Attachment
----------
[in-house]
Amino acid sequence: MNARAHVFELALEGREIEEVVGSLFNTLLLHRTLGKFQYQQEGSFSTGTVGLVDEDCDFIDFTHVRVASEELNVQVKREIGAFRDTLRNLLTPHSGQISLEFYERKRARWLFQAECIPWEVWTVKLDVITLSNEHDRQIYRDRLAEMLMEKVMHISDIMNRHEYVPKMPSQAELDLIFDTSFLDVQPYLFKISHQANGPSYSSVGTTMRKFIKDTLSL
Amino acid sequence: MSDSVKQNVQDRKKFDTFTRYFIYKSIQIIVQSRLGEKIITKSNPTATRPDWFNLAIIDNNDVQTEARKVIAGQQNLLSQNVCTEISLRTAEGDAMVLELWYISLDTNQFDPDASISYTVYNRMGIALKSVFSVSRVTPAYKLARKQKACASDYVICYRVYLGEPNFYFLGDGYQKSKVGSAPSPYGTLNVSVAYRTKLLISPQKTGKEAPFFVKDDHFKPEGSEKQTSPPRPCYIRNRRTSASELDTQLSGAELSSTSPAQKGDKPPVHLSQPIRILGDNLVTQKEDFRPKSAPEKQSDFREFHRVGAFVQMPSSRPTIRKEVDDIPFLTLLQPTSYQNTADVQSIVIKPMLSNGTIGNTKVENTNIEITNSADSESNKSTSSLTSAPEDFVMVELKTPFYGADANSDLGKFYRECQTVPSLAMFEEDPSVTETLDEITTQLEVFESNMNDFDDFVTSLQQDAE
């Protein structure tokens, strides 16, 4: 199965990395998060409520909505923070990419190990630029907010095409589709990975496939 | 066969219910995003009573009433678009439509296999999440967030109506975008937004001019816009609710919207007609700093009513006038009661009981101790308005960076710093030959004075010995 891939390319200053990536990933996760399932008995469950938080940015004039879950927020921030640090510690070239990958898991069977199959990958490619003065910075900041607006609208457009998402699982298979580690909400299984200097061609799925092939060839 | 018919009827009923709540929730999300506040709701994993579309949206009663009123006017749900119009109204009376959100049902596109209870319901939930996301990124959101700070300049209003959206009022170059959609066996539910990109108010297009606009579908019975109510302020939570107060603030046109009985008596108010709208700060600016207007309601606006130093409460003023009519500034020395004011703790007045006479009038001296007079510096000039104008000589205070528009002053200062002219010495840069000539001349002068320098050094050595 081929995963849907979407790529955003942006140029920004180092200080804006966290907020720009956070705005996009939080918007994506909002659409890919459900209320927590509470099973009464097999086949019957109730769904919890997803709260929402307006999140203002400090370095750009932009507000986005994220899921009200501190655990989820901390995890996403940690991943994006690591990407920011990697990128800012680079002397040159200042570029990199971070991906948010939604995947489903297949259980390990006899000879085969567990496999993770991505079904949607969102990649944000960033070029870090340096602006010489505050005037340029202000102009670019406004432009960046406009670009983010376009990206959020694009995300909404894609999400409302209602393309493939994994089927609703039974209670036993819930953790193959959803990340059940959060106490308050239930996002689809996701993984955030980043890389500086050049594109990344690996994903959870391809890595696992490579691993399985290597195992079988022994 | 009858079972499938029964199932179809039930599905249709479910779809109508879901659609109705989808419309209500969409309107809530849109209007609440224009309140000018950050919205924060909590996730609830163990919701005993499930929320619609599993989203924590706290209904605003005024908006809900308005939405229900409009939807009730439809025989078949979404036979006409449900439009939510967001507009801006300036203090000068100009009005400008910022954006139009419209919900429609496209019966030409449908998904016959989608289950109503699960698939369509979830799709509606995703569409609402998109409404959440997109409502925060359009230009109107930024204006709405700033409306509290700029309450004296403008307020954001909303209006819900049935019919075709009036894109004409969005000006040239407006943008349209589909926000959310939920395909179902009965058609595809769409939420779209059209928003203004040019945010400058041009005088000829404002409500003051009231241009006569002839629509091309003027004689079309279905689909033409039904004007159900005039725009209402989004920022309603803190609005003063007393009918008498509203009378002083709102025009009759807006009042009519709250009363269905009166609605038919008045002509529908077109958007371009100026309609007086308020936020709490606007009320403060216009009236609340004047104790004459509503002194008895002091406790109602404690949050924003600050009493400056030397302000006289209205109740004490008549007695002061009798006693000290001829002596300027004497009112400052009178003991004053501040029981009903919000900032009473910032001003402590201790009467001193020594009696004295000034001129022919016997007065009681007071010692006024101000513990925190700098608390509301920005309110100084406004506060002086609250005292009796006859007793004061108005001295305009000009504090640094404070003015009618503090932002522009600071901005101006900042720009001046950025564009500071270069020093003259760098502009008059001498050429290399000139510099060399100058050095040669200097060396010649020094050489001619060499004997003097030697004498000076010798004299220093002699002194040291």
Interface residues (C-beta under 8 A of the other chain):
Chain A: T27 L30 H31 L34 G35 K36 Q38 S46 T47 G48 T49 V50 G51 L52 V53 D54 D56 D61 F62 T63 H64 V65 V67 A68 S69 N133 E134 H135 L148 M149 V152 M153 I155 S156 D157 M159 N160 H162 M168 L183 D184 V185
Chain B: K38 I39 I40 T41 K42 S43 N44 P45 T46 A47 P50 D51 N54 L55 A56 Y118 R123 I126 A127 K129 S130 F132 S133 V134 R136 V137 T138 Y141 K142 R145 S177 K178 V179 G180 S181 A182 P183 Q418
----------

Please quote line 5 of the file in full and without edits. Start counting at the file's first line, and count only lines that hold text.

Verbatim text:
Interface residues (C-beta under 8 A of the other chain):